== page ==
` Sensory Evaluation Classes Return to Paso Robles Olive Festival - Olive Oil Times

Sensory Evaluation Classes Return to Paso Robles Olive Festival

Jul. 28, 2011
Lori Zanteson

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Looking to really rock your olive oil world? Definitely put the August 20 Paso Robles Olive Festival on your cal­en­dar, but show up a day early for a Sensory Evaluation of Olive Oil class. It will not only arrest your senses, but your knowl­edge, under­stand­ing and appre­ci­a­tion of olive oil. There’s no bet­ter primer for the festival’s cel­e­bra­tion of the olive and its pre­cious oil with tast­ings, wine, and gourmet food in gor­geous sum­mer­time Paso Robles, California.

Organized by U.C. Davis and the California Olive Oil Council, two classes, one begin­ning and one advanced, are offered August 19 at the Paso Robles Inn. In its sec­ond year at the Olive Festival, the classes are part of the olive oil short courses offered by U.C. Davis.

Though the classes tar­get those in the indus­try such as grow­ers, millers and spe­cialty shop retail­ers, it attracts any­one with an inter­est who wants to learn more, accord­ing to Nicole Sturzenberger, Assistant Director of the U.C. Davis Olive Center. Last year’s class was so pop­u­lar, Sturzenberger said, We com­pletely sold out and turned peo­ple away. We don’t like that.” To bet­ter accom­mo­date the high demand this year, they’ve added a sec­ond class and dou­bled the enroll­ment capac­ity. The classes will fill quickly, espe­cially at $95 each. This price point is really great,” explained Sturzenberger. Usually a short course is $275 for a day.”

Alexandra Kicenik Devarenne, Sonoma County-based olive oil con­sul­tant and edu­ca­tor and Sandy Sonnenfeld, olive oil taste panel mem­ber and pre­pared food man­ager for the Pasta Shop will instruct both classes. The begin­ning class, Devarenne explained, is an intro­duc­tion to the sen­sory eval­u­a­tion of olive oil designed toward the per­son uses olive oil but has had no for­mal train­ing or back­ground. It may be a retailer, pro­ducer or dis­trib­uter who is engaged in the busi­ness of olive oil but with no for­mal train­ing. It begins with the sen­sory attrib­utes of olive oil: aroma, taste, fla­vor, and the dif­fer­ences in each one. Participants then taste a num­ber of olive oils using the offi­cial pro­to­col and tast­ing tech­nique used in International Olive Council accred­ited pan­els.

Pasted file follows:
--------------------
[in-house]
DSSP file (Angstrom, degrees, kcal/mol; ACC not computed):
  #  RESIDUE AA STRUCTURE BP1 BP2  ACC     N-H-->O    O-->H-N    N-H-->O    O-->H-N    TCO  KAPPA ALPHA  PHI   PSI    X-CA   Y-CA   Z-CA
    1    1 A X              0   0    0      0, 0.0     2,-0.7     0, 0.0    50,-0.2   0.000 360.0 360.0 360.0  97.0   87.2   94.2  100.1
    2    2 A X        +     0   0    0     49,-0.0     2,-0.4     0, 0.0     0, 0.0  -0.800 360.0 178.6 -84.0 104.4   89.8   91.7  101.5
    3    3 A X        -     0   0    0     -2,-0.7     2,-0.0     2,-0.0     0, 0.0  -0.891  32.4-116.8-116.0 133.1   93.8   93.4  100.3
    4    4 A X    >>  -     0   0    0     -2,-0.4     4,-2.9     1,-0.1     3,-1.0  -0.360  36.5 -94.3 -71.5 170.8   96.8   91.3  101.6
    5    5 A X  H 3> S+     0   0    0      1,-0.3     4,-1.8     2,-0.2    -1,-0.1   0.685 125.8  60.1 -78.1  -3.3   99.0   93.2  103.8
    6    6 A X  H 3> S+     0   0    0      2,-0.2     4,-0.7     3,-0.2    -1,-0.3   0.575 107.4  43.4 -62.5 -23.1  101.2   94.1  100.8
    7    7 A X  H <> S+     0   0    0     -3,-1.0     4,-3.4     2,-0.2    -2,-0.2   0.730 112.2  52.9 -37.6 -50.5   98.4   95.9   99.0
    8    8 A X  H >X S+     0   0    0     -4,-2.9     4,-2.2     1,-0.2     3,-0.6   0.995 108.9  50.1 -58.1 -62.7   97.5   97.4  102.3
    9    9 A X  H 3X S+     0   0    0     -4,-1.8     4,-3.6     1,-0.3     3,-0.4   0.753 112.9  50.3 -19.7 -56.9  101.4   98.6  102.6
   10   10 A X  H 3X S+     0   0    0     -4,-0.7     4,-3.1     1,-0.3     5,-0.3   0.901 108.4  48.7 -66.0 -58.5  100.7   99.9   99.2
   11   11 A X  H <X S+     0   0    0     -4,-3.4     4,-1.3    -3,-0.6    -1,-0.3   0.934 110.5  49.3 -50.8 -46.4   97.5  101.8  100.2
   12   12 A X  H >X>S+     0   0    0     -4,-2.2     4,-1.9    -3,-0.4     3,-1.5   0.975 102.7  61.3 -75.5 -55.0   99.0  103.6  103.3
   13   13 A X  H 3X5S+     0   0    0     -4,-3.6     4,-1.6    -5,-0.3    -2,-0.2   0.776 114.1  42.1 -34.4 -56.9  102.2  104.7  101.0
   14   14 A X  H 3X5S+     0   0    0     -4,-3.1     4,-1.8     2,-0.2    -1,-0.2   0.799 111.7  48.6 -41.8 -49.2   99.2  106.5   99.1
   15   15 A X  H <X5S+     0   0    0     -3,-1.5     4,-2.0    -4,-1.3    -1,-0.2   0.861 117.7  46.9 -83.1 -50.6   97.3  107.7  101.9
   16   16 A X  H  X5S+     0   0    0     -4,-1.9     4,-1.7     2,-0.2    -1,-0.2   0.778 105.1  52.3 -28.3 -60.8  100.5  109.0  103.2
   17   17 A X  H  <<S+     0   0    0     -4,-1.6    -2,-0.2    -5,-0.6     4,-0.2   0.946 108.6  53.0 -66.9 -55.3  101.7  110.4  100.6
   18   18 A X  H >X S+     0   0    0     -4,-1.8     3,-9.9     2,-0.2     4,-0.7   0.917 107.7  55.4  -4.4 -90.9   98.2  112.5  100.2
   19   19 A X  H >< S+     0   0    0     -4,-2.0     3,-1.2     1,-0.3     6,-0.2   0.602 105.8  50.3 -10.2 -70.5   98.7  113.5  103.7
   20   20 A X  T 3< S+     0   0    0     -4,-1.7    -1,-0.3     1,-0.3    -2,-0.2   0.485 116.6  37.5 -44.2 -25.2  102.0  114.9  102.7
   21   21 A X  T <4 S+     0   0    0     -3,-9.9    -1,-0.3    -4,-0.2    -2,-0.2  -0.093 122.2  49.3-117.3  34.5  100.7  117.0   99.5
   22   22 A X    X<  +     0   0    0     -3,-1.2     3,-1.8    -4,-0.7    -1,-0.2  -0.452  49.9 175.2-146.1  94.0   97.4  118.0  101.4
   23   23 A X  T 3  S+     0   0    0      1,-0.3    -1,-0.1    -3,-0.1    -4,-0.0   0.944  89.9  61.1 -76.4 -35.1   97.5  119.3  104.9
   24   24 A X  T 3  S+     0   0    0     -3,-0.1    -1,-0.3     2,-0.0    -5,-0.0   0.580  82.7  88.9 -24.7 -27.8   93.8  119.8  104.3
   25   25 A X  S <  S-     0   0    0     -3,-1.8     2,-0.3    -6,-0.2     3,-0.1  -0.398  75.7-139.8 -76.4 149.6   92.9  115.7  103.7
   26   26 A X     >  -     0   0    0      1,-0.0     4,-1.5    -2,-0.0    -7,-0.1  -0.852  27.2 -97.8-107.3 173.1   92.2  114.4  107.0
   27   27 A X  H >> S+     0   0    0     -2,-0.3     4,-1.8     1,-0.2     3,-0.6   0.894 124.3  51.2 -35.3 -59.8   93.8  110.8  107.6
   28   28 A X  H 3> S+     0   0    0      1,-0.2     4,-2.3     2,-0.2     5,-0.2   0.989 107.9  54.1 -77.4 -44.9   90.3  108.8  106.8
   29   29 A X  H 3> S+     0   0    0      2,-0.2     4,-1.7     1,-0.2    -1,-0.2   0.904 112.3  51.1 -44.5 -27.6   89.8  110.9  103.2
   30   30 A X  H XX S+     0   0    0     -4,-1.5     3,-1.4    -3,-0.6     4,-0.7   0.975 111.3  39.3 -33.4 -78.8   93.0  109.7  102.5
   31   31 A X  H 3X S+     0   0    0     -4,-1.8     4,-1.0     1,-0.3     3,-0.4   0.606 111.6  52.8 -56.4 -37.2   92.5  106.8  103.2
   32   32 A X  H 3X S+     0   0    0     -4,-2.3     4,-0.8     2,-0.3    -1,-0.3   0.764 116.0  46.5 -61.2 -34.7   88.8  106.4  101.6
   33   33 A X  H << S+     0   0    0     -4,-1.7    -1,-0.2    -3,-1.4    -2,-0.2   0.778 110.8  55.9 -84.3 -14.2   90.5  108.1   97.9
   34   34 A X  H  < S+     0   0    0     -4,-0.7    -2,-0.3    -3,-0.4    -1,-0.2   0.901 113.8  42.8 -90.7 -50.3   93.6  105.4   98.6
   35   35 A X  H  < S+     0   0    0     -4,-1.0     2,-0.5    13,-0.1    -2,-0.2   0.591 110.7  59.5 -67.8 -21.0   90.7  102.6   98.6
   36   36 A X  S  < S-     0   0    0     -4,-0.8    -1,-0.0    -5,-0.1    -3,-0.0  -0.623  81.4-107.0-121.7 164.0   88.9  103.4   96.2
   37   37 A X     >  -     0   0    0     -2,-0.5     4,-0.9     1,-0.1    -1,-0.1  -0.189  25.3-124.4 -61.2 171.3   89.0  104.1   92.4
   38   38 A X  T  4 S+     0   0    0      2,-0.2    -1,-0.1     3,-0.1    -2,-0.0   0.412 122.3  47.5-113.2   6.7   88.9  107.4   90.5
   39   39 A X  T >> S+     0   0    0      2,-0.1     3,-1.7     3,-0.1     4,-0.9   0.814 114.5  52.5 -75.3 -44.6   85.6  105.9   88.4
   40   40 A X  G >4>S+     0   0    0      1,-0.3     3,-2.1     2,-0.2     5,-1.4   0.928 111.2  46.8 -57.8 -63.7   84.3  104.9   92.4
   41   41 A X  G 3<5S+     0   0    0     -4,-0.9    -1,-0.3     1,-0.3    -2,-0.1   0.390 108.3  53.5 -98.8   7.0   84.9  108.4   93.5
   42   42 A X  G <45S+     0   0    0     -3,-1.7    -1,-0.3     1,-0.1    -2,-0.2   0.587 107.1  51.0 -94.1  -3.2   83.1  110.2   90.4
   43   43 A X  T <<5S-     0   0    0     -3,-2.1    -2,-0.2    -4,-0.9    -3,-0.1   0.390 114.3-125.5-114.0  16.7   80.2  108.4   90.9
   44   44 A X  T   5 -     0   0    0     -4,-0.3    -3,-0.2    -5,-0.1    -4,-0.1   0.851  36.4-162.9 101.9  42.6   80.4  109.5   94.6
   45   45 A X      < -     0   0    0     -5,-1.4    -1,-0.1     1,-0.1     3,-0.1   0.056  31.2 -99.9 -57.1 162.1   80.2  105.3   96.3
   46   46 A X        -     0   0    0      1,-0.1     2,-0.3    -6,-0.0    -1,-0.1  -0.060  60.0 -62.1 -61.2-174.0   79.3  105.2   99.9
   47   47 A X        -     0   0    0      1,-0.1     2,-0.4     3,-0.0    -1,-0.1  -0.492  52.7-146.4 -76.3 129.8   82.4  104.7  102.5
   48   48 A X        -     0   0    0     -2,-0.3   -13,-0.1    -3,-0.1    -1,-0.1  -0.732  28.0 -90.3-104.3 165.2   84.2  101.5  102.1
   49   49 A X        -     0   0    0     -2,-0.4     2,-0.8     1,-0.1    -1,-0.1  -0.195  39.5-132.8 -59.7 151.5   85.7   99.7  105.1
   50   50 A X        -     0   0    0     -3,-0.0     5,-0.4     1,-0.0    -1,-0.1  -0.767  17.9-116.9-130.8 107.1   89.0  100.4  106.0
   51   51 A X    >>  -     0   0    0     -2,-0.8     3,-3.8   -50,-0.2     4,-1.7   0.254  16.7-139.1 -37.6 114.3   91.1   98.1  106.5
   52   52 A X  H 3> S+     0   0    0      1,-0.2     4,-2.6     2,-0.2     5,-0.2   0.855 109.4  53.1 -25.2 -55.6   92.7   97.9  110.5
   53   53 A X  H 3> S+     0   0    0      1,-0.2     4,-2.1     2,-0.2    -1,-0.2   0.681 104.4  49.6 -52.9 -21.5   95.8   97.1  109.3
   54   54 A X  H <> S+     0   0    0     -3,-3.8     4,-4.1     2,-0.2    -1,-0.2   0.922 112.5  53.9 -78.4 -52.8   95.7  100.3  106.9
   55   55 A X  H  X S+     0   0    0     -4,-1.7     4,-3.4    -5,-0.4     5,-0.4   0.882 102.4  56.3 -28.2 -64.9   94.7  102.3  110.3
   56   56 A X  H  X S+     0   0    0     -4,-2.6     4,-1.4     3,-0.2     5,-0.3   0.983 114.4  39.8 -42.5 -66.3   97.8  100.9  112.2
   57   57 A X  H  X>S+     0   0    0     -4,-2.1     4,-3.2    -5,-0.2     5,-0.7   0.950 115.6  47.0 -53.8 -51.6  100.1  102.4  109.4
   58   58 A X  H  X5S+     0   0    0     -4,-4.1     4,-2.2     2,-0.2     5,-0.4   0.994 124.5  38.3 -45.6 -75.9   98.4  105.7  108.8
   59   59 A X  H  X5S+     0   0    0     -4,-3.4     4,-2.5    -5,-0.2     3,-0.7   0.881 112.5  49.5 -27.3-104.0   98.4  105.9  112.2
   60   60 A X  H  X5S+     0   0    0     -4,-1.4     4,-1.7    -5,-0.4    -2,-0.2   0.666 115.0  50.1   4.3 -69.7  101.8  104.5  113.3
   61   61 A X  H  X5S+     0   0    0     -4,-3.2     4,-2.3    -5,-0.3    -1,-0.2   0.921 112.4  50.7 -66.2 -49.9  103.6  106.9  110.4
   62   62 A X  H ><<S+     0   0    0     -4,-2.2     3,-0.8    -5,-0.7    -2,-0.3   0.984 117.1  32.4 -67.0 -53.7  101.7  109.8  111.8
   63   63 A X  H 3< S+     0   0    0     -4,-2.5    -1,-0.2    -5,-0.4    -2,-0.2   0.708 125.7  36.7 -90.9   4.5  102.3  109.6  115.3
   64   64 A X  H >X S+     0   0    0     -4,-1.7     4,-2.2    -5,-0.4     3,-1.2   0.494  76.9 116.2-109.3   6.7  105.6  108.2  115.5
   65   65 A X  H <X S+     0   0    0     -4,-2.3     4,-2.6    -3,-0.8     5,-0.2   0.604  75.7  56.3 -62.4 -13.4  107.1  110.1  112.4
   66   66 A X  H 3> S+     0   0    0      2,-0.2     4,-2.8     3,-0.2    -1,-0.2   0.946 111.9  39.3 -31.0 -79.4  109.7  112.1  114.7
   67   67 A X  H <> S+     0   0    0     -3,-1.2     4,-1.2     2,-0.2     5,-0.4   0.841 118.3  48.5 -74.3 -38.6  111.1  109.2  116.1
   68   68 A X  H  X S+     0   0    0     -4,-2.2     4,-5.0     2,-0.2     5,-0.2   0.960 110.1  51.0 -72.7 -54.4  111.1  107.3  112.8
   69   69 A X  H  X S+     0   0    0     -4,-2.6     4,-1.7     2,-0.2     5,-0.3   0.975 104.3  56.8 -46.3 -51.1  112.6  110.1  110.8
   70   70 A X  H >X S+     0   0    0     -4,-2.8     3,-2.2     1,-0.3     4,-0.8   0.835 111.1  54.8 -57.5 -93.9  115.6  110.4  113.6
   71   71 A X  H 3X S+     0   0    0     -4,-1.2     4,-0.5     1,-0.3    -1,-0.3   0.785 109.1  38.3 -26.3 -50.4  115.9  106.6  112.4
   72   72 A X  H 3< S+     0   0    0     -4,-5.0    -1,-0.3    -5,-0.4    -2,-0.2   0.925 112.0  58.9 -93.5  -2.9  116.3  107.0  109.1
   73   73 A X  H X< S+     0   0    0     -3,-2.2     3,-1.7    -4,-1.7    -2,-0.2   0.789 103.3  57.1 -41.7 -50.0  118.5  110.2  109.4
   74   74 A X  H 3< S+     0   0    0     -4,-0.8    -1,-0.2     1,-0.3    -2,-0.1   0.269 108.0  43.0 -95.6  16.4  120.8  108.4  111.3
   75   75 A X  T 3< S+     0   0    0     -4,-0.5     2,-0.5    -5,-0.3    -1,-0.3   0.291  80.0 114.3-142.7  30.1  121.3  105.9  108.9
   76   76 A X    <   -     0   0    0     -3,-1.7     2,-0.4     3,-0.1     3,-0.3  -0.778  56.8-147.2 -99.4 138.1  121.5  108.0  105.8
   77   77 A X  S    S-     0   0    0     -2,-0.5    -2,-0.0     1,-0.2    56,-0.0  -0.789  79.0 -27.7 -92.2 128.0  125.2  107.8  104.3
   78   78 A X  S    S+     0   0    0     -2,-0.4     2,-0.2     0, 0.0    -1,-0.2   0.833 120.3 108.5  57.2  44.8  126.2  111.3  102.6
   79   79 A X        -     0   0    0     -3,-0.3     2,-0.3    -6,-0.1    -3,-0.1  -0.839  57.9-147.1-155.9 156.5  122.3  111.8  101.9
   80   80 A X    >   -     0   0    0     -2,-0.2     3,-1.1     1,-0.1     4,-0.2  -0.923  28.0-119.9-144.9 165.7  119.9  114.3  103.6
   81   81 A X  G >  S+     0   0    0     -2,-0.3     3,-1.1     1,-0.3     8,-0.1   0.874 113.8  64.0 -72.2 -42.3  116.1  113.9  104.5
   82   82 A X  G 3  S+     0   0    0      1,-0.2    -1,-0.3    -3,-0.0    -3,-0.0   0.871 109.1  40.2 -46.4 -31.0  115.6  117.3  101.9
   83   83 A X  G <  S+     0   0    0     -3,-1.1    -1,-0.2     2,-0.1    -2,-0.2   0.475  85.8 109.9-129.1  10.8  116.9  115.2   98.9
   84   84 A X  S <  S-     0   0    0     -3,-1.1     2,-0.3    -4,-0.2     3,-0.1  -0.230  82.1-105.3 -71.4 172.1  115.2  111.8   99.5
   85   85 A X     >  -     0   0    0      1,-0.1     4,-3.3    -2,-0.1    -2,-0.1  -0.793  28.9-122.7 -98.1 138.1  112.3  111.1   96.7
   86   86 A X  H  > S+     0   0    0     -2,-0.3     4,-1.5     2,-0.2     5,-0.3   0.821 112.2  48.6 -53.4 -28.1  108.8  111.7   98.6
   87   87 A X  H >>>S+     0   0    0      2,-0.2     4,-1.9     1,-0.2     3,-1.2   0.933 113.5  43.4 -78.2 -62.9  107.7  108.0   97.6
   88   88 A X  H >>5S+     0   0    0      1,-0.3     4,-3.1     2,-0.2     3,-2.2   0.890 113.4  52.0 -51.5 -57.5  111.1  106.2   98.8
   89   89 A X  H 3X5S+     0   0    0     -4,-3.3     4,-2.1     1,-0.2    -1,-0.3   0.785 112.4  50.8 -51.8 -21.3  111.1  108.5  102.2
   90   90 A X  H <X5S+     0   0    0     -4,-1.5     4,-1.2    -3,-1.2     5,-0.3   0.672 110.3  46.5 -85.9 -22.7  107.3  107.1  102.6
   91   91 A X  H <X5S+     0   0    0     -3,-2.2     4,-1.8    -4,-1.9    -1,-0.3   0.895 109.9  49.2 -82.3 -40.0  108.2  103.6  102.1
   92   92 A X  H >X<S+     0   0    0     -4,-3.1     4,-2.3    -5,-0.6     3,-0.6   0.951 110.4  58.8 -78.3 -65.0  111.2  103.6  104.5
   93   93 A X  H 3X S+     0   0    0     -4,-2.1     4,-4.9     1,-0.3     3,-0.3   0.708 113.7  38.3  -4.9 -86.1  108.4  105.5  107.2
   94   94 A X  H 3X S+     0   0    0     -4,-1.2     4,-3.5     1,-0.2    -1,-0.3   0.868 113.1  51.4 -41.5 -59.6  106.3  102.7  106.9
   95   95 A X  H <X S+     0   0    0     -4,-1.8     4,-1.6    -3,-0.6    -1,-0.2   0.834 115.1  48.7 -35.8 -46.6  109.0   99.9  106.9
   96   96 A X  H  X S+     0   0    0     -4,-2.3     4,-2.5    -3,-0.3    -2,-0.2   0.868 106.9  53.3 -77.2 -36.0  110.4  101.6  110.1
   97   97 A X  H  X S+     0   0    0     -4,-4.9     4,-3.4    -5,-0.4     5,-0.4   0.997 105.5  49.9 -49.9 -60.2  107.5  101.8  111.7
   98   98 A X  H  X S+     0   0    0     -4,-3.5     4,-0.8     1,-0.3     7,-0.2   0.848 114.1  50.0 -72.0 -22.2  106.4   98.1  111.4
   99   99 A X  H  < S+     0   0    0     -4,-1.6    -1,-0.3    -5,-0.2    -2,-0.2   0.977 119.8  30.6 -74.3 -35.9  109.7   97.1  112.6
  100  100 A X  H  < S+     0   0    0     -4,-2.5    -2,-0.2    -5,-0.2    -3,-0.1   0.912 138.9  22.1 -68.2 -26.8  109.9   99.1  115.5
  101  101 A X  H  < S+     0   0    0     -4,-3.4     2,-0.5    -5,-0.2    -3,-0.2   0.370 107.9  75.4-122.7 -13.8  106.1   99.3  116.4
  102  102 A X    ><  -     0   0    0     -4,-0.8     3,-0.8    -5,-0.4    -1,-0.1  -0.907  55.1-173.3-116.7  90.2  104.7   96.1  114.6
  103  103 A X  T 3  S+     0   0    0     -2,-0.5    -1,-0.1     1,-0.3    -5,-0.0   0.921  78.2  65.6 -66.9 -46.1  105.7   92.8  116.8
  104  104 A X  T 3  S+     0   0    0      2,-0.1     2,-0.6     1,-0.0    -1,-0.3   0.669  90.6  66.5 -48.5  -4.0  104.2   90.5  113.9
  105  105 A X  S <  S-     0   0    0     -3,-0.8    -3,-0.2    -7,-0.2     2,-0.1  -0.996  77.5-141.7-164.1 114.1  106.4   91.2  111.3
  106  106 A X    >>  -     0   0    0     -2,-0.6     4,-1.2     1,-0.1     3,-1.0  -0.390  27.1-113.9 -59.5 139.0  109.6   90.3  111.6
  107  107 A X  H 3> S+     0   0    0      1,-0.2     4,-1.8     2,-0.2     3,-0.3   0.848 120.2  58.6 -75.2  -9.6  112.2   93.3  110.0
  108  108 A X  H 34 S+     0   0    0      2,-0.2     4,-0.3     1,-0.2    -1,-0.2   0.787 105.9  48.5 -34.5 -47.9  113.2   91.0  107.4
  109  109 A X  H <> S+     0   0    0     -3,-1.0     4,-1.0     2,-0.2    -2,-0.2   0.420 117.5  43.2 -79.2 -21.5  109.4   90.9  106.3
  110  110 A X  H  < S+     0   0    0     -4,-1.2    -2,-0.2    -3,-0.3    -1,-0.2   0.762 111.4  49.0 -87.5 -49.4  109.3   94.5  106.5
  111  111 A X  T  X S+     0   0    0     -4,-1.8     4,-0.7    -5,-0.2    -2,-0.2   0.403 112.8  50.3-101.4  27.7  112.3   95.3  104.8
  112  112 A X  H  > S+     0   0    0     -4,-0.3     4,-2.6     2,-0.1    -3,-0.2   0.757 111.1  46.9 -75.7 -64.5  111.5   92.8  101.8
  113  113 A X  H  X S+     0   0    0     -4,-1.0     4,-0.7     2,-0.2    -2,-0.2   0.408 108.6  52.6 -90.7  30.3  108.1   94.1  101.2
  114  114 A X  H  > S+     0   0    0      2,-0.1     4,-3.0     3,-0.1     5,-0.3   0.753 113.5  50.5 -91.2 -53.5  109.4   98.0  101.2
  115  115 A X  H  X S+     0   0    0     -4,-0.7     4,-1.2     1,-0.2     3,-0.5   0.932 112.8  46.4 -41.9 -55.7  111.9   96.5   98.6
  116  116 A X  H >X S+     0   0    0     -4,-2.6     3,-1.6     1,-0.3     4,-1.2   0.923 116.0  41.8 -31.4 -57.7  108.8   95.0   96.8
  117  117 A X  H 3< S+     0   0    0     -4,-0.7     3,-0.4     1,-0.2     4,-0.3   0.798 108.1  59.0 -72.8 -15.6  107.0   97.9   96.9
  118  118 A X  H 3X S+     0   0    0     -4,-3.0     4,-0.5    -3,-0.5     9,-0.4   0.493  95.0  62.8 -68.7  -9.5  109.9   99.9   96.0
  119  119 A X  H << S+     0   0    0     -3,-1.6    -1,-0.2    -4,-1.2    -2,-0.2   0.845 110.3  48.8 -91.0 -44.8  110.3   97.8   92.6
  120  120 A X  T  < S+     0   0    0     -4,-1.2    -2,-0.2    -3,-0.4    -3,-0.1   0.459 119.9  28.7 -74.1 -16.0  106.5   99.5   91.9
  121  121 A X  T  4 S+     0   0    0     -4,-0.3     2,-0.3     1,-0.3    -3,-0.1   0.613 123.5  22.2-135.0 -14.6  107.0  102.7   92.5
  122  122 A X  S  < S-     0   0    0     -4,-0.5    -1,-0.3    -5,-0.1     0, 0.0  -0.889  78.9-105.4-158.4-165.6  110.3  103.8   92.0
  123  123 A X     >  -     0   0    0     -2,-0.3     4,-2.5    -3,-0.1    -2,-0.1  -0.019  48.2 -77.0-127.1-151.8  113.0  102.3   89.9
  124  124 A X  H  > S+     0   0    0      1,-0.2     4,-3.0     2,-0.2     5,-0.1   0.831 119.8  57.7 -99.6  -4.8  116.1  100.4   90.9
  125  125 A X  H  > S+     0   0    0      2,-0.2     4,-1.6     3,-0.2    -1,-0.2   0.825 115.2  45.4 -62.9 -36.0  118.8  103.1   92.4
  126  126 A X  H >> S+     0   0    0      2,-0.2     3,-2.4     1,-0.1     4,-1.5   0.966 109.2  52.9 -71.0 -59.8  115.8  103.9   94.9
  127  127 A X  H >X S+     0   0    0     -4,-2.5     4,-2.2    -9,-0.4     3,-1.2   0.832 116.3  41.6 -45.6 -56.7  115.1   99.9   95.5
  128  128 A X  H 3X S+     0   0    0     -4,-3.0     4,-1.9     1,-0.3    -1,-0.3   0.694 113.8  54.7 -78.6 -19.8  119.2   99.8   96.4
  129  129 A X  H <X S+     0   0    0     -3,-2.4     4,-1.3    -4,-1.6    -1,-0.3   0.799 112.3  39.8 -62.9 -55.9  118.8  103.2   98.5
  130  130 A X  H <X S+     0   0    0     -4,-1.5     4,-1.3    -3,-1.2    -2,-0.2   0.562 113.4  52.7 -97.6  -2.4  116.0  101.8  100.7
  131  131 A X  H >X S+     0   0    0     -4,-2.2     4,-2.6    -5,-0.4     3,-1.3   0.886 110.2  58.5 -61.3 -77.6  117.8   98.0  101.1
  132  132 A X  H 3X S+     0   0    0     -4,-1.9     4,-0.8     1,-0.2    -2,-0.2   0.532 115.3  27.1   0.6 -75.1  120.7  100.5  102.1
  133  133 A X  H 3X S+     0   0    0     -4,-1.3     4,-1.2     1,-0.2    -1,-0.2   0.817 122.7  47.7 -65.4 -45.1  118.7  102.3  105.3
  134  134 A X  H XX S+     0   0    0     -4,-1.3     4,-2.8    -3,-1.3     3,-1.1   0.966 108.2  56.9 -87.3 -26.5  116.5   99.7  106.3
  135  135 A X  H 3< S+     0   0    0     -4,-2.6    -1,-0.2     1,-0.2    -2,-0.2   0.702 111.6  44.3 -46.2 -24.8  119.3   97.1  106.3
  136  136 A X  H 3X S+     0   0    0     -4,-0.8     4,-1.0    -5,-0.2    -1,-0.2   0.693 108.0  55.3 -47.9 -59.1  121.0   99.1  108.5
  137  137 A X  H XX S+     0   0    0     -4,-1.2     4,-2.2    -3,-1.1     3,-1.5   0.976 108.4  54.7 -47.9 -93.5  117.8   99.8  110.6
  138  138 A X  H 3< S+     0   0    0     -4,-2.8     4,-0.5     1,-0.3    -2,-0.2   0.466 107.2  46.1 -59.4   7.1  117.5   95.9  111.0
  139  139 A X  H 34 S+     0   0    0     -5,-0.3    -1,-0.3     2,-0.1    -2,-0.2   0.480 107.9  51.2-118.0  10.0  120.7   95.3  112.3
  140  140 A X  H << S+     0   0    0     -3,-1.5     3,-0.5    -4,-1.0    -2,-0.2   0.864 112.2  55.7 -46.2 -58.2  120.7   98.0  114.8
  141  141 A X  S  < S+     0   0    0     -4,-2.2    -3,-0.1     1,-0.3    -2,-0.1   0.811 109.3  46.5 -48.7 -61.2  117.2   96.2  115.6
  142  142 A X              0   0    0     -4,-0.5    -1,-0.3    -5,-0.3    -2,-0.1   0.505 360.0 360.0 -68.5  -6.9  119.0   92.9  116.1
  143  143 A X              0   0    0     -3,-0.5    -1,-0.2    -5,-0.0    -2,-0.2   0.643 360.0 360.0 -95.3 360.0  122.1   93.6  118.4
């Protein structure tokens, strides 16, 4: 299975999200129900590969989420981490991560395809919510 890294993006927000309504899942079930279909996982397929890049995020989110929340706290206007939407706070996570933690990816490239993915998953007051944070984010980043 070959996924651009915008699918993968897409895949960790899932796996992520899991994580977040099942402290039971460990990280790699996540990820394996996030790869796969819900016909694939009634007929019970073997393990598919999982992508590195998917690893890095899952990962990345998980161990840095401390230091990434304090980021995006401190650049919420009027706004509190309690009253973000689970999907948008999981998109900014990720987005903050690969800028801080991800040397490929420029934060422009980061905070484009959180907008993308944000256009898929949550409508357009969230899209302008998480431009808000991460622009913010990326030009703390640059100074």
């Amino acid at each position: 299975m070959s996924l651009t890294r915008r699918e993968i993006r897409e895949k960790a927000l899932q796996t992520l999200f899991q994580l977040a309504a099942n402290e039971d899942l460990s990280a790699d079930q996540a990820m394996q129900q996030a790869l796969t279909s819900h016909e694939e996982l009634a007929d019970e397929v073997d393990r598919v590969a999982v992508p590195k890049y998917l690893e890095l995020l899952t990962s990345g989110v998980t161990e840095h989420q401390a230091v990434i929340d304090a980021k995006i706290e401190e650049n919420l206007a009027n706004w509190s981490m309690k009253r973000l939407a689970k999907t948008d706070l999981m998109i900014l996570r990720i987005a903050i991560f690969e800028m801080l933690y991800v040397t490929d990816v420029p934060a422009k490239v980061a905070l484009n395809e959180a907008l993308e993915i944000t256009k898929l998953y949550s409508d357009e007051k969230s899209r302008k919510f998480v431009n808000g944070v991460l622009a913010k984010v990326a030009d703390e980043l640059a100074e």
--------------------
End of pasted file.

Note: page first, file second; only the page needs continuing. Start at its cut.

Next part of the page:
Devarenne and Sonnenfeld lead the class through an exam­i­na­tion of the clas­sic neg­a­tive attrib­utes, along with an expla­na­tion of the causes, as well as pos­i­tive attrib­utes of oils. We give peo­ple as much under­stand­ing as pos­si­ble to give a men­tal frame­work,” explained Devarenne. Fustiness, for exam­ple, is iden­ti­fied by smell and taste, fol­lowed by the expla­na­tion of why it hap­pens. It’s crit­i­cal to look at the neg­a­tive because they’re ram­pant,” said Devarenne, but I don’t want to spend a lot of time. You’ve got to taste the nasty stuff and move on.”

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Then the real fun begins. Using the offi­cial tast­ing lan­guage, par­tic­i­pants con­tinue to sip a vari­ety of olive oils, but this time around to iden­tity pos­i­tive attrib­utes, nar­rated by an expla­na­tion of how influ­ences such as vari­ety, har­vest matu­rity, tem­per­a­ture and cli­mate affect the tastes.

As impor­tant as it is to sip the oils to iso­late the fla­vors and talk about them, Devarenne said, At the end of the day, olive oil is a food, not a bev­er­age. What really mat­ters is how it tastes on a tomato or on a slice of mozzerella. That is the most impor­tant part, to see how the fla­vor pro­files on its own and then paired with food.”

The advanced class explores olive oil in fur­ther depth and is designed to ben­e­fit mak­ers and sell­ers alike. It cov­ers top­ics such as the influ­ences of pro­cess­ing and vari­eties, blend­ing, cul­tural prac­tices and irri­ga­tion on olive oil. Participants may cer­tainly take both classes, as this class fol­lows the begin­ning class.

Register on the U.C. Davis Olive Center web­site, but don’t daw­dle, classes fill quickly.

Aug 19, 2011
9:00 am to 4:30 pm
Paso Robles Inn, Paso Robles California
Contact Nicole Sturzenberger
(530) 754‑9301

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